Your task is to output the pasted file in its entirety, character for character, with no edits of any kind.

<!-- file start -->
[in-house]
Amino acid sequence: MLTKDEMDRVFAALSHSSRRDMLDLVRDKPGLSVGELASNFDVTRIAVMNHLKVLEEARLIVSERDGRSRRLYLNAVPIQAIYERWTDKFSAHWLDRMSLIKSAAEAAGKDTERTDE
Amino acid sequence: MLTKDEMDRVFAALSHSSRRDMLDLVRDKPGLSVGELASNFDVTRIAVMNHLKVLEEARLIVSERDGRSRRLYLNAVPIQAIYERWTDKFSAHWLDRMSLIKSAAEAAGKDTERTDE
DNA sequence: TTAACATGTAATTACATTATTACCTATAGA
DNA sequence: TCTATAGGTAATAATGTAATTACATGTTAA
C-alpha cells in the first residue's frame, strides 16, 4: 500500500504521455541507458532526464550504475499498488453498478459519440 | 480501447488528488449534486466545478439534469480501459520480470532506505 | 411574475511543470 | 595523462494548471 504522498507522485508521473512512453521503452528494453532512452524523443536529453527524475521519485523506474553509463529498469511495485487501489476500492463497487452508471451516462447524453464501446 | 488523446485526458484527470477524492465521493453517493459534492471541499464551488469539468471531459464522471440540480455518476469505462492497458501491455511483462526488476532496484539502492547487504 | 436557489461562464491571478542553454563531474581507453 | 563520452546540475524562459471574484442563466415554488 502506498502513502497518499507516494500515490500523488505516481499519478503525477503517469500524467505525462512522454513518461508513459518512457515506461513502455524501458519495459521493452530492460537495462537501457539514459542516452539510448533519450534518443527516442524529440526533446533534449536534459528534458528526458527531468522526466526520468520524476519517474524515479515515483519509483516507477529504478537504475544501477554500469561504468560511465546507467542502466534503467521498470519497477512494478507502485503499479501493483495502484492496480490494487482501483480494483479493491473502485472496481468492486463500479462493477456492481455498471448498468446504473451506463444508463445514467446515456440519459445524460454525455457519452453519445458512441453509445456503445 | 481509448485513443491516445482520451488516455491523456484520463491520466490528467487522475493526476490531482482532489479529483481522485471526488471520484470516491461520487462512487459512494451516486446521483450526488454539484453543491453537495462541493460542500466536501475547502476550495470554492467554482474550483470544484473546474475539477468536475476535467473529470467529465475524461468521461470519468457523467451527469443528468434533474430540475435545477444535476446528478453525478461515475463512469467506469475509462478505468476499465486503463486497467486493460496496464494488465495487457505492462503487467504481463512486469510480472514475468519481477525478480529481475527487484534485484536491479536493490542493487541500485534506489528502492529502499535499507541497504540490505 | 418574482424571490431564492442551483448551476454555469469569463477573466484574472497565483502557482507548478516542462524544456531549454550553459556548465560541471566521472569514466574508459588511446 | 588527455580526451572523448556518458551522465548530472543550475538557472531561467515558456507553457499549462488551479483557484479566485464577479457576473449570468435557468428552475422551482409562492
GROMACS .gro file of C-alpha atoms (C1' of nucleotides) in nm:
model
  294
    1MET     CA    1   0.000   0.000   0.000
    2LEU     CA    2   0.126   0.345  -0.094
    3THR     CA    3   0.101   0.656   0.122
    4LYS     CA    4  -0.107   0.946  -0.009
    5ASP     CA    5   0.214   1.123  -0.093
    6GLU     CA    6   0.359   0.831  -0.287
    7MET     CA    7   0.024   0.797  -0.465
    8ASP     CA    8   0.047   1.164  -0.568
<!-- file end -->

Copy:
[in-house]
Amino acid sequence: MLTKDEMDRVFAALSHSSRRDMLDLVRDKPGLSVGELASNFDVTRIAVMNHLKVLEEARLIVSERDGRSRRLYLNAVPIQAIYERWTDKFSAHWLDRMSLIKSAAEAAGKDTERTDE
Amino acid sequence: MLTKDEMDRVFAALSHSSRRDMLDLVRDKPGLSVGELASNFDVTRIAVMNHLKVLEEARLIVSERDGRSRRLYLNAVPIQAIYERWTDKFSAHWLDRMSLIKSAAEAAGKDTERTDE
DNA sequence: TTAACATGTAATTACATTATTACCTATAGA
DNA sequence: TCTATAGGTAATAATGTAATTACATGTTAA
C-alpha cells in the first residue's frame, strides 16, 4: 500500500504521455541507458532526464550504475499498488453498478459519440 | 480501447488528488449534486466545478439534469480501459520480470532506505 | 411574475511543470 | 595523462494548471 504522498507522485508521473512512453521503452528494453532512452524523443536529453527524475521519485523506474553509463529498469511495485487501489476500492463497487452508471451516462447524453464501446 | 488523446485526458484527470477524492465521493453517493459534492471541499464551488469539468471531459464522471440540480455518476469505462492497458501491455511483462526488476532496484539502492547487504 | 436557489461562464491571478542553454563531474581507453 | 563520452546540475524562459471574484442563466415554488 502506498502513502497518499507516494500515490500523488505516481499519478503525477503517469500524467505525462512522454513518461508513459518512457515506461513502455524501458519495459521493452530492460537495462537501457539514459542516452539510448533519450534518443527516442524529440526533446533534449536534459528534458528526458527531468522526466526520468520524476519517474524515479515515483519509483516507477529504478537504475544501477554500469561504468560511465546507467542502466534503467521498470519497477512494478507502485503499479501493483495502484492496480490494487482501483480494483479493491473502485472496481468492486463500479462493477456492481455498471448498468446504473451506463444508463445514467446515456440519459445524460454525455457519452453519445458512441453509445456503445 | 481509448485513443491516445482520451488516455491523456484520463491520466490528467487522475493526476490531482482532489479529483481522485471526488471520484470516491461520487462512487459512494451516486446521483450526488454539484453543491453537495462541493460542500466536501475547502476550495470554492467554482474550483470544484473546474475539477468536475476535467473529470467529465475524461468521461470519468457523467451527469443528468434533474430540475435545477444535476446528478453525478461515475463512469467506469475509462478505468476499465486503463486497467486493460496496464494488465495487457505492462503487467504481463512486469510480472514475468519481477525478480529481475527487484534485484536491479536493490542493487541500485534506489528502492529502499535499507541497504540490505 | 418574482424571490431564492442551483448551476454555469469569463477573466484574472497565483502557482507548478516542462524544456531549454550553459556548465560541471566521472569514466574508459588511446 | 588527455580526451572523448556518458551522465548530472543550475538557472531561467515558456507553457499549462488551479483557484479566485464577479457576473449570468435557468428552475422551482409562492
GROMACS .gro file of C-alpha atoms (C1' of nucleotides) in nm:
model
  294
    1MET     CA    1   0.000   0.000   0.000
    2LEU     CA    2   0.126   0.345  -0.094
    3THR     CA    3   0.101   0.656   0.122
    4LYS     CA    4  -0.107   0.946  -0.009
    5ASP     CA    5   0.214   1.123  -0.093
    6GLU     CA    6   0.359   0.831  -0.287
    7MET     CA    7   0.024   0.797  -0.465
    8ASP     CA    8   0.047   1.164  -0.568